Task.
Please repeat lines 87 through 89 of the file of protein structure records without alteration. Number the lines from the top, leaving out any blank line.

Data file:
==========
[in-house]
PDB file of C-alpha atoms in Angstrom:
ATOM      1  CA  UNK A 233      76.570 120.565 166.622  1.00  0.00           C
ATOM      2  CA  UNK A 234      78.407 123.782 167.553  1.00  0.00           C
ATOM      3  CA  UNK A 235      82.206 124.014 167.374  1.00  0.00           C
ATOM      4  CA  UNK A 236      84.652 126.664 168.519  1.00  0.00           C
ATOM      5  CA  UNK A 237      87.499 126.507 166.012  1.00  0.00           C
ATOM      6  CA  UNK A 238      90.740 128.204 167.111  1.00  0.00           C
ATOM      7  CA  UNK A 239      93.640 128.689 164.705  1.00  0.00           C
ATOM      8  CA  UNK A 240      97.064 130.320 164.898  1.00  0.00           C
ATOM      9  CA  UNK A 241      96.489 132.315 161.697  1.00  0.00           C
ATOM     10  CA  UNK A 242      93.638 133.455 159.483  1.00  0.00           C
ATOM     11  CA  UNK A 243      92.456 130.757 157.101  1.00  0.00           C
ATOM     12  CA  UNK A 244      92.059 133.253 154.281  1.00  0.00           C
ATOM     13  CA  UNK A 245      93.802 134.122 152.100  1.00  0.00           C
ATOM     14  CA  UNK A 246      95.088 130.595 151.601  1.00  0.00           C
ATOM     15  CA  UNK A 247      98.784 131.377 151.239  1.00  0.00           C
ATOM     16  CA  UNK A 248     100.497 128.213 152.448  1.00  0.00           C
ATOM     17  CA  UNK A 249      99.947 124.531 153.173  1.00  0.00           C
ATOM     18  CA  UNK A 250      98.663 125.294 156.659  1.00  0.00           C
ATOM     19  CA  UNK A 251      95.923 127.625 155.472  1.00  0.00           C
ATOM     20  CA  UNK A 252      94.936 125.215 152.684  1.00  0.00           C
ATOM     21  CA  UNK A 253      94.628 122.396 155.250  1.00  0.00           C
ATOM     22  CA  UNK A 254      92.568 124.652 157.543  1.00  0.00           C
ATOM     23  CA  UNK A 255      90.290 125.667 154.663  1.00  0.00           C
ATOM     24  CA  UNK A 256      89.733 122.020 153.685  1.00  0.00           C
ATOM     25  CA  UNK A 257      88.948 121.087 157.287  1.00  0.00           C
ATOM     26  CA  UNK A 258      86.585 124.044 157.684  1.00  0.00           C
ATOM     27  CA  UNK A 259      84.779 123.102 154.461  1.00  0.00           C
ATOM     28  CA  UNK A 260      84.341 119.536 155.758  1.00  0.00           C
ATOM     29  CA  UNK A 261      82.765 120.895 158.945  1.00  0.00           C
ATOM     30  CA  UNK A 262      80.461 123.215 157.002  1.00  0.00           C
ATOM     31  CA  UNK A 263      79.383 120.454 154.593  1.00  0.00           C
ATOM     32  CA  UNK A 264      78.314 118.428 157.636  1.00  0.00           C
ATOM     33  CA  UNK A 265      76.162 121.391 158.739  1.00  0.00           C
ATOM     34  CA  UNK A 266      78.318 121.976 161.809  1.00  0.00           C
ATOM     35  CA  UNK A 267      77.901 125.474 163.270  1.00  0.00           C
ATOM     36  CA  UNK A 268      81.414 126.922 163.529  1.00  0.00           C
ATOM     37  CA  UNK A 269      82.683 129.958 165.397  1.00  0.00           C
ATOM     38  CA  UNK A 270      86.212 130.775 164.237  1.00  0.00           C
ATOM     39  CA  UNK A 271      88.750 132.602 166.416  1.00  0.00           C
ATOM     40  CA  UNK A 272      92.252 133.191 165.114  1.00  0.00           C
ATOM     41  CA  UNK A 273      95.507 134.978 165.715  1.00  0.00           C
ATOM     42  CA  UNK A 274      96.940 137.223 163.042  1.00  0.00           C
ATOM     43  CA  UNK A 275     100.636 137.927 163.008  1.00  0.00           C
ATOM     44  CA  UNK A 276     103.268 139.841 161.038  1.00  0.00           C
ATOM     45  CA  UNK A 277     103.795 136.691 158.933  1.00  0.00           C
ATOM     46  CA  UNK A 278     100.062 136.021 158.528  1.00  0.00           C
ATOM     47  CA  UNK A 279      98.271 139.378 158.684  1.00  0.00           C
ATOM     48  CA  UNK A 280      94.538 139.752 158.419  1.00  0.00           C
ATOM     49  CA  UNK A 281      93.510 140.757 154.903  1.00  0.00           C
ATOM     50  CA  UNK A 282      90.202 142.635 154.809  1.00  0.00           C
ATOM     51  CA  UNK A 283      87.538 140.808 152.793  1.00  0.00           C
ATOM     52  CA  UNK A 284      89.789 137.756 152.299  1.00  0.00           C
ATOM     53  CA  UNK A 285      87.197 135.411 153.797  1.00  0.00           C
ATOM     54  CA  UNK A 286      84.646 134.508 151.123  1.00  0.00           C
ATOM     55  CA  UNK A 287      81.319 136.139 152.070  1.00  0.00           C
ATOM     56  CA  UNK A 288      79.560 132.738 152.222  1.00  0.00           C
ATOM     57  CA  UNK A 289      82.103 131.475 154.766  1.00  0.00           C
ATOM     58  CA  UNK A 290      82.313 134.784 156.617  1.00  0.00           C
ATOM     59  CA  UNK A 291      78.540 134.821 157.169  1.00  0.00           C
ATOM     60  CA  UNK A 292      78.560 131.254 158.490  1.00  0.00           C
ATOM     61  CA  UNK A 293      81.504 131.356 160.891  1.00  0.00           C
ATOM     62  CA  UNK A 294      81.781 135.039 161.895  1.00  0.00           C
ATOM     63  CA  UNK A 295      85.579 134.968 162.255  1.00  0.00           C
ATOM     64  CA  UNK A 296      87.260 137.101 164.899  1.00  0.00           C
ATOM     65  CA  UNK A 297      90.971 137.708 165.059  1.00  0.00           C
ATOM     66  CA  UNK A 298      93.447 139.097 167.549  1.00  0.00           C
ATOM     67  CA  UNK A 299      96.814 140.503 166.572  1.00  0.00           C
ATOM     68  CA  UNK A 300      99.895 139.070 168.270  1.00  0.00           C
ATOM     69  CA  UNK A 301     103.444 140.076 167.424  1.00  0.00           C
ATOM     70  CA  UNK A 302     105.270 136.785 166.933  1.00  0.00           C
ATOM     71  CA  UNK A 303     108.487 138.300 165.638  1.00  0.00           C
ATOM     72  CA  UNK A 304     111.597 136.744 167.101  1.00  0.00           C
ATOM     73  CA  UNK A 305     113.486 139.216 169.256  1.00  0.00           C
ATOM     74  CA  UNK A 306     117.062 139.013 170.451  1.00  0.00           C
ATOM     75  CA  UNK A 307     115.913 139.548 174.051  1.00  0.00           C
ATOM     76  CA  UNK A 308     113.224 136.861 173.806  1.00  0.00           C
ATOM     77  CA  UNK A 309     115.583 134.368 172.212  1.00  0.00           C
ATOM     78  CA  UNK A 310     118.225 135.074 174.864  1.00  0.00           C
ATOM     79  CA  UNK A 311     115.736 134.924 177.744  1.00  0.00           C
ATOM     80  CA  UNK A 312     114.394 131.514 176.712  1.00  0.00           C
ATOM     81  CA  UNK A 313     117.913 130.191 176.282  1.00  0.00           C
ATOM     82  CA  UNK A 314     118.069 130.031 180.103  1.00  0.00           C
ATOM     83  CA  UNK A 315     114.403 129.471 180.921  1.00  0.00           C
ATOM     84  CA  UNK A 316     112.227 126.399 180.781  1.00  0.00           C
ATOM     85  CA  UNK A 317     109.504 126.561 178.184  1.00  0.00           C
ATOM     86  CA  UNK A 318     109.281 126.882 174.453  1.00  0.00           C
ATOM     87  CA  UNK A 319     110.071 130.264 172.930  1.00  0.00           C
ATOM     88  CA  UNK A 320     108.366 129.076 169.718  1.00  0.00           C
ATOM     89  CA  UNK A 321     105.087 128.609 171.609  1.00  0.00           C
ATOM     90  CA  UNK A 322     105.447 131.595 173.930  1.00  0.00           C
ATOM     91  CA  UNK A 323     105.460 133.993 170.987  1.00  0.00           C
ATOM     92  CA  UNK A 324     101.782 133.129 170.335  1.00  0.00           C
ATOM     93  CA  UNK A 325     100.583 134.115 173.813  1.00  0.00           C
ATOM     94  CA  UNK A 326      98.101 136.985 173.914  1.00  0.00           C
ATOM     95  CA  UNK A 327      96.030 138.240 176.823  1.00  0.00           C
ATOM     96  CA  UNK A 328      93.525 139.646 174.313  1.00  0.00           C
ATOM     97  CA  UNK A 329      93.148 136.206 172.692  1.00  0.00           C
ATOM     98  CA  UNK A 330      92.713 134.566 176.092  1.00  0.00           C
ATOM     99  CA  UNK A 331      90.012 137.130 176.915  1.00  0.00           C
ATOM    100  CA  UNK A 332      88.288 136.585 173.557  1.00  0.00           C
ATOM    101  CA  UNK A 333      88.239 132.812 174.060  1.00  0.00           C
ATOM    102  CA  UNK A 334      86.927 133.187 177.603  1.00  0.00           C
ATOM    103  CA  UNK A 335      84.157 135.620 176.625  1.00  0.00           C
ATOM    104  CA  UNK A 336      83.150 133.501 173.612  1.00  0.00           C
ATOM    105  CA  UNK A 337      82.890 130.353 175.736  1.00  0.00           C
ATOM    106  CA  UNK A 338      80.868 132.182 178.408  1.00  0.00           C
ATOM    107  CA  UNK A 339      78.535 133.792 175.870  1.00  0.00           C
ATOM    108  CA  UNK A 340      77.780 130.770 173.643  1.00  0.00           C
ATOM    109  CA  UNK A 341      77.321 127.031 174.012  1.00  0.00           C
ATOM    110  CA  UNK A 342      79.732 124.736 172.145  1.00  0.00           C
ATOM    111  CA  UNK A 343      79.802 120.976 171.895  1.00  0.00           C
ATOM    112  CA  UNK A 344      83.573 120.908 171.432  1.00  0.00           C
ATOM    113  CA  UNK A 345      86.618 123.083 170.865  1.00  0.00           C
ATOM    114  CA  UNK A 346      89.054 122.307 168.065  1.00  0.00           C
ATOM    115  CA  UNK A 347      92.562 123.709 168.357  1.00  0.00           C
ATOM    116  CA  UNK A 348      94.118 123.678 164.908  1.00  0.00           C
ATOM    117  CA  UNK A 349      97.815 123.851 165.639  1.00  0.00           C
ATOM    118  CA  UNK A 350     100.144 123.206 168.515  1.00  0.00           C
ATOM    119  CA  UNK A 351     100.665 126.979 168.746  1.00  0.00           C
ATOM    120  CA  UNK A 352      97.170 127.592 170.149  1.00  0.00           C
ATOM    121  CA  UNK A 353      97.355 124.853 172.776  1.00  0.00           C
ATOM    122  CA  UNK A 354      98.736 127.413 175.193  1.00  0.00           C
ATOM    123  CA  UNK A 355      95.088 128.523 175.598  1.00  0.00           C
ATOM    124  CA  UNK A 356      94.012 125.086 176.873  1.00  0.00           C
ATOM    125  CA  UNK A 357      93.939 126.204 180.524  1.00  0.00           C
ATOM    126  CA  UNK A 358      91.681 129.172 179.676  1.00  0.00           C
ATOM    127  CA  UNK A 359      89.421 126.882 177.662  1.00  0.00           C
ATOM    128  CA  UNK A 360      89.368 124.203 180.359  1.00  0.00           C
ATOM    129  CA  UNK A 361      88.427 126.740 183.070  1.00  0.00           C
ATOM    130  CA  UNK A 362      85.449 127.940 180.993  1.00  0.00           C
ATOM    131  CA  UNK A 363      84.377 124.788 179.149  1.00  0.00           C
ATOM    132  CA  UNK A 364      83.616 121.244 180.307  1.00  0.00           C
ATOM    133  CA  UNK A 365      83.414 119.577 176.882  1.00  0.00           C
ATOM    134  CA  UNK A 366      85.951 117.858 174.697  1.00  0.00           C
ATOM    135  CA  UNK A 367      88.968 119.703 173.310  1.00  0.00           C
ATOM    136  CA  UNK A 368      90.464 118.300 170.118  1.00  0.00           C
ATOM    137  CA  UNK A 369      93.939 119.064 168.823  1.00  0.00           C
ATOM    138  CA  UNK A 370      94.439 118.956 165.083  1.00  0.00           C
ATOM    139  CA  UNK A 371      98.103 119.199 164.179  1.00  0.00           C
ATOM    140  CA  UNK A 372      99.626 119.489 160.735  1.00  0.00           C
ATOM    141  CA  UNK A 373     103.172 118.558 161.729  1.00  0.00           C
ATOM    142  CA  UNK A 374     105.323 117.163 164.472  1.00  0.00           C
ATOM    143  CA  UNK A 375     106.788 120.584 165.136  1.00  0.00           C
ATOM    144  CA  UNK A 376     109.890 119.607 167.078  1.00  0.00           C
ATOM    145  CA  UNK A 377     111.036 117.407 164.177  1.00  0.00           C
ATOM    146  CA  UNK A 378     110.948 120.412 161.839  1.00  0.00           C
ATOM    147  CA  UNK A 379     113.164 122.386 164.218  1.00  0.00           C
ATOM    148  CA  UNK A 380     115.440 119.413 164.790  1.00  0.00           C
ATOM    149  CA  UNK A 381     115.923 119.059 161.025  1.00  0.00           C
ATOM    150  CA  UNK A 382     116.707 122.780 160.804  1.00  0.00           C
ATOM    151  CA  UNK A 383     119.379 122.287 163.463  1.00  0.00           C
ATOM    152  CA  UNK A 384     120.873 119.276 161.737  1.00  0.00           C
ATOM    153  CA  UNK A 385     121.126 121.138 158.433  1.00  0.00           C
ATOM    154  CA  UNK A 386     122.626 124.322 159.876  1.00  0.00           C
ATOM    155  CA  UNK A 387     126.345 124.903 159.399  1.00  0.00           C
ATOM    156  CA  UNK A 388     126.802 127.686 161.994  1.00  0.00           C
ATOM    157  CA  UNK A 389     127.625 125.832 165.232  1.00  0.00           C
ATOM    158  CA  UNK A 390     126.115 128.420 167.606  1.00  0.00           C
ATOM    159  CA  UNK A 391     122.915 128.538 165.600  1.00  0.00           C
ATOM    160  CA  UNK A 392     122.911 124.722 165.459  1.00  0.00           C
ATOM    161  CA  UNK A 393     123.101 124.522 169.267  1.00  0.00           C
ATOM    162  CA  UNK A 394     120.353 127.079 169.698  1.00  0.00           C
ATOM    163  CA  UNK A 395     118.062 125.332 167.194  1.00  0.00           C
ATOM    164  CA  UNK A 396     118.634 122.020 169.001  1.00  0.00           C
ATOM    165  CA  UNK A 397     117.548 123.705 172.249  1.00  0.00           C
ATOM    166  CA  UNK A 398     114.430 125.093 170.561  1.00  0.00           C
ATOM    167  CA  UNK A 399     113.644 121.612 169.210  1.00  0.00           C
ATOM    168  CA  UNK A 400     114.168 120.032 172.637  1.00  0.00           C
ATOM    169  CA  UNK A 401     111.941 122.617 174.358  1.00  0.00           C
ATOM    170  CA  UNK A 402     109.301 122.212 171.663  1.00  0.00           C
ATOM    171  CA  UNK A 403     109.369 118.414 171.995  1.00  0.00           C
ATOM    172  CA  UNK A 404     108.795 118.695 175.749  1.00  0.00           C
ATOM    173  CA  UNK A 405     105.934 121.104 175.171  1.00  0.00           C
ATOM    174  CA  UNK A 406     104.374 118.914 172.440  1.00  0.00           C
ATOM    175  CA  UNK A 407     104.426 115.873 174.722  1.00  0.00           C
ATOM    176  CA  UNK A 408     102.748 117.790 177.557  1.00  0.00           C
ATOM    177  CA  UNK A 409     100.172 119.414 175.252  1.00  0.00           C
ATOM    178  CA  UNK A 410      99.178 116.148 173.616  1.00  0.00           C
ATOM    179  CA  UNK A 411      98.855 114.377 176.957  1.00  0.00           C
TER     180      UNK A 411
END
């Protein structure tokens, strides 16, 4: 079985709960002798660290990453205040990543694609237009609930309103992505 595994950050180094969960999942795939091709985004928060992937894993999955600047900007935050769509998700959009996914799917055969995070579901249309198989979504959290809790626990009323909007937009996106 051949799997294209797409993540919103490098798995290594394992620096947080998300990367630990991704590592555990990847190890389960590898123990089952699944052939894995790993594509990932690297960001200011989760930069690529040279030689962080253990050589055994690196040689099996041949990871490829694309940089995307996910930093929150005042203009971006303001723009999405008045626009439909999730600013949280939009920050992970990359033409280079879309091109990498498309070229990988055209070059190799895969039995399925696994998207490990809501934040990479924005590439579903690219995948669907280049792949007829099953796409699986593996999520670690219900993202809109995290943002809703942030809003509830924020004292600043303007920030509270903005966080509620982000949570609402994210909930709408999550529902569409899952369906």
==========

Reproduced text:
ATOM     85  CA  UNK A 317     109.504 126.561 178.184  1.00  0.00           C
ATOM     86  CA  UNK A 318     109.281 126.882 174.453  1.00  0.00           C
ATOM     87  CA  UNK A 319     110.071 130.264 172.930  1.00  0.00           C